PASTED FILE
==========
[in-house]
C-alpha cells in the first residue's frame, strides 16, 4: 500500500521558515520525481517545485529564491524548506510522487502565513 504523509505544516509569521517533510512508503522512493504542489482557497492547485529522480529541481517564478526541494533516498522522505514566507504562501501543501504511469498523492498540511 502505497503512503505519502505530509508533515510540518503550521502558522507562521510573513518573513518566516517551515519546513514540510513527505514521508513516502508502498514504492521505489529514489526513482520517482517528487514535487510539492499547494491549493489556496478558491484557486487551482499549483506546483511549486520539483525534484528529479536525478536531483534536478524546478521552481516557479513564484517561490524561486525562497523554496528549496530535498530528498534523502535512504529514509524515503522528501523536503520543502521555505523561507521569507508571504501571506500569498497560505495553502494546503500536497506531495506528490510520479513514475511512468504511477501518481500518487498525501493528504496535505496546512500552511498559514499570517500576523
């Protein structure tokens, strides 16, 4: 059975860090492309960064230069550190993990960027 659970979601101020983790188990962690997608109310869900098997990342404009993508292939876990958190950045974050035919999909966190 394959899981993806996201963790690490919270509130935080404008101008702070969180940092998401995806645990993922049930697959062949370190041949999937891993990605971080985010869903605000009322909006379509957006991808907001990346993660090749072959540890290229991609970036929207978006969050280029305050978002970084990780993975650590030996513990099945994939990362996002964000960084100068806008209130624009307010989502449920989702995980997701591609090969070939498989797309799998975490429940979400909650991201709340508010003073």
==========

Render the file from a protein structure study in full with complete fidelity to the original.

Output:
[in-house]
C-alpha cells in the first residue's frame, strides 16, 4: 500500500521558515520525481517545485529564491524548506510522487502565513 504523509505544516509569521517533510512508503522512493504542489482557497492547485529522480529541481517564478526541494533516498522522505514566507504562501501543501504511469498523492498540511 502505497503512503505519502505530509508533515510540518503550521502558522507562521510573513518573513518566516517551515519546513514540510513527505514521508513516502508502498514504492521505489529514489526513482520517482517528487514535487510539492499547494491549493489556496478558491484557486487551482499549483506546483511549486520539483525534484528529479536525478536531483534536478524546478521552481516557479513564484517561490524561486525562497523554496528549496530535498530528498534523502535512504529514509524515503522528501523536503520543502521555505523561507521569507508571504501571506500569498497560505495553502494546503500536497506531495506528490510520479513514475511512468504511477501518481500518487498525501493528504496535505496546512500552511498559514499570517500576523
């Protein structure tokens, strides 16, 4: 059975860090492309960064230069550190993990960027 659970979601101020983790188990962690997608109310869900098997990342404009993508292939876990958190950045974050035919999909966190 394959899981993806996201963790690490919270509130935080404008101008702070969180940092998401995806645990993922049930697959062949370190041949999937891993990605971080985010869903605000009322909006379509957006991808907001990346993660090749072959540890290229991609970036929207978006969050280029305050978002970084990780993975650590030996513990099945994939990362996002964000960084100068806008209130624009307010989502449920989702995980997701591609090969070939498989797309799998975490429940979400909650991201709340508010003073």